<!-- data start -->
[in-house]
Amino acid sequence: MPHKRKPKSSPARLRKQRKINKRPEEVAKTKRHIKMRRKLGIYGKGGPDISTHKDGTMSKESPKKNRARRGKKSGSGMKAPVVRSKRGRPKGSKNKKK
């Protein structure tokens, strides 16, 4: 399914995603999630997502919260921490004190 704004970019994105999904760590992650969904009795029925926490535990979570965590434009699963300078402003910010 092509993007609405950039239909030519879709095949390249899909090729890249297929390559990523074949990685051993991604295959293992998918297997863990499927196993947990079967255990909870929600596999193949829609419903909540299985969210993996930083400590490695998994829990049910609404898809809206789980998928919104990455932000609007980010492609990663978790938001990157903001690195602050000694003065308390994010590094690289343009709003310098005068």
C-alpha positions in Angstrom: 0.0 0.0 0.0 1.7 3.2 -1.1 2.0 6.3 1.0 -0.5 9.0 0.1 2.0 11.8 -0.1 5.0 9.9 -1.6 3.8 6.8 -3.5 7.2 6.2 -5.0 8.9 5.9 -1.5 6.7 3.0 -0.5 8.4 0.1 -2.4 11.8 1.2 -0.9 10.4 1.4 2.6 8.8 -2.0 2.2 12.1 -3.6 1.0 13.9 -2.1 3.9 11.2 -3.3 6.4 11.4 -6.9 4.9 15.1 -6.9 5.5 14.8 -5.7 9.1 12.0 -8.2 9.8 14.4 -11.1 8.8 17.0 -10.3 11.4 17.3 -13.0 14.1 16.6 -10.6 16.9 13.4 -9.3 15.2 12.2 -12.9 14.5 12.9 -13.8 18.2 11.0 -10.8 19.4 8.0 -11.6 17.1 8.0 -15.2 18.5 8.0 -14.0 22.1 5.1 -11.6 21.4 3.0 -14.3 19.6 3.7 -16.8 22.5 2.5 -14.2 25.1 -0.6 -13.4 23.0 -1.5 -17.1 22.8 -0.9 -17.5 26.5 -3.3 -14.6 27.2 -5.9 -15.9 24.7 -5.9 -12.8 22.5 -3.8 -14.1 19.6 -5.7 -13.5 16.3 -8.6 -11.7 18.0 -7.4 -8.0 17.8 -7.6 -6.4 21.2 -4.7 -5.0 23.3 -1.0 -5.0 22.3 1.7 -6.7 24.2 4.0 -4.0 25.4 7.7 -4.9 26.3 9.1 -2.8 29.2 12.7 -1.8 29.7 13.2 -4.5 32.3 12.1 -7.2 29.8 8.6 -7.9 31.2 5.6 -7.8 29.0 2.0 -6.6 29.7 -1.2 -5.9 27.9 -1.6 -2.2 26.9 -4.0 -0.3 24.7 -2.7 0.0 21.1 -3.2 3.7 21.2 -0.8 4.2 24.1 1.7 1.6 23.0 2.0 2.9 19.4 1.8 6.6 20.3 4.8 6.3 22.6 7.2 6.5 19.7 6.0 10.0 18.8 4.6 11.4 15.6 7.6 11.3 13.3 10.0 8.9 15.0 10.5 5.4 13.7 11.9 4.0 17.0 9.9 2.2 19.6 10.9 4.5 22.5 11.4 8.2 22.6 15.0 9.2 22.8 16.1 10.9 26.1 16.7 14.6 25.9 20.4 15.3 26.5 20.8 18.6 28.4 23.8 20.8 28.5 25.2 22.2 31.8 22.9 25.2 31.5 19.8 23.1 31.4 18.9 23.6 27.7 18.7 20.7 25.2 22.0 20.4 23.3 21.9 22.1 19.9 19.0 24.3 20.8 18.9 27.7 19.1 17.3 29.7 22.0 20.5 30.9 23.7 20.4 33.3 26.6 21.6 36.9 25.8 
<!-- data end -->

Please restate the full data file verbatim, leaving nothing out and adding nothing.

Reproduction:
[in-house]
Amino acid sequence: MPHKRKPKSSPARLRKQRKINKRPEEVAKTKRHIKMRRKLGIYGKGGPDISTHKDGTMSKESPKKNRARRGKKSGSGMKAPVVRSKRGRPKGSKNKKK
């Protein structure tokens, strides 16, 4: 399914995603999630997502919260921490004190 704004970019994105999904760590992650969904009795029925926490535990979570965590434009699963300078402003910010 092509993007609405950039239909030519879709095949390249899909090729890249297929390559990523074949990685051993991604295959293992998918297997863990499927196993947990079967255990909870929600596999193949829609419903909540299985969210993996930083400590490695998994829990049910609404898809809206789980998928919104990455932000609007980010492609990663978790938001990157903001690195602050000694003065308390994010590094690289343009709003310098005068």
C-alpha positions in Angstrom: 0.0 0.0 0.0 1.7 3.2 -1.1 2.0 6.3 1.0 -0.5 9.0 0.1 2.0 11.8 -0.1 5.0 9.9 -1.6 3.8 6.8 -3.5 7.2 6.2 -5.0 8.9 5.9 -1.5 6.7 3.0 -0.5 8.4 0.1 -2.4 11.8 1.2 -0.9 10.4 1.4 2.6 8.8 -2.0 2.2 12.1 -3.6 1.0 13.9 -2.1 3.9 11.2 -3.3 6.4 11.4 -6.9 4.9 15.1 -6.9 5.5 14.8 -5.7 9.1 12.0 -8.2 9.8 14.4 -11.1 8.8 17.0 -10.3 11.4 17.3 -13.0 14.1 16.6 -10.6 16.9 13.4 -9.3 15.2 12.2 -12.9 14.5 12.9 -13.8 18.2 11.0 -10.8 19.4 8.0 -11.6 17.1 8.0 -15.2 18.5 8.0 -14.0 22.1 5.1 -11.6 21.4 3.0 -14.3 19.6 3.7 -16.8 22.5 2.5 -14.2 25.1 -0.6 -13.4 23.0 -1.5 -17.1 22.8 -0.9 -17.5 26.5 -3.3 -14.6 27.2 -5.9 -15.9 24.7 -5.9 -12.8 22.5 -3.8 -14.1 19.6 -5.7 -13.5 16.3 -8.6 -11.7 18.0 -7.4 -8.0 17.8 -7.6 -6.4 21.2 -4.7 -5.0 23.3 -1.0 -5.0 22.3 1.7 -6.7 24.2 4.0 -4.0 25.4 7.7 -4.9 26.3 9.1 -2.8 29.2 12.7 -1.8 29.7 13.2 -4.5 32.3 12.1 -7.2 29.8 8.6 -7.9 31.2 5.6 -7.8 29.0 2.0 -6.6 29.7 -1.2 -5.9 27.9 -1.6 -2.2 26.9 -4.0 -0.3 24.7 -2.7 0.0 21.1 -3.2 3.7 21.2 -0.8 4.2 24.1 1.7 1.6 23.0 2.0 2.9 19.4 1.8 6.6 20.3 4.8 6.3 22.6 7.2 6.5 19.7 6.0 10.0 18.8 4.6 11.4 15.6 7.6 11.3 13.3 10.0 8.9 15.0 10.5 5.4 13.7 11.9 4.0 17.0 9.9 2.2 19.6 10.9 4.5 22.5 11.4 8.2 22.6 15.0 9.2 22.8 16.1 10.9 26.1 16.7 14.6 25.9 20.4 15.3 26.5 20.8 18.6 28.4 23.8 20.8 28.5 25.2 22.2 31.8 22.9 25.2 31.5 19.8 23.1 31.4 18.9 23.6 27.7 18.7 20.7 25.2 22.0 20.4 23.3 21.9 22.1 19.9 19.0 24.3 20.8 18.9 27.7 19.1 17.3 29.7 22.0 20.5 30.9 23.7 20.4 33.3 26.6 21.6 36.9 25.8 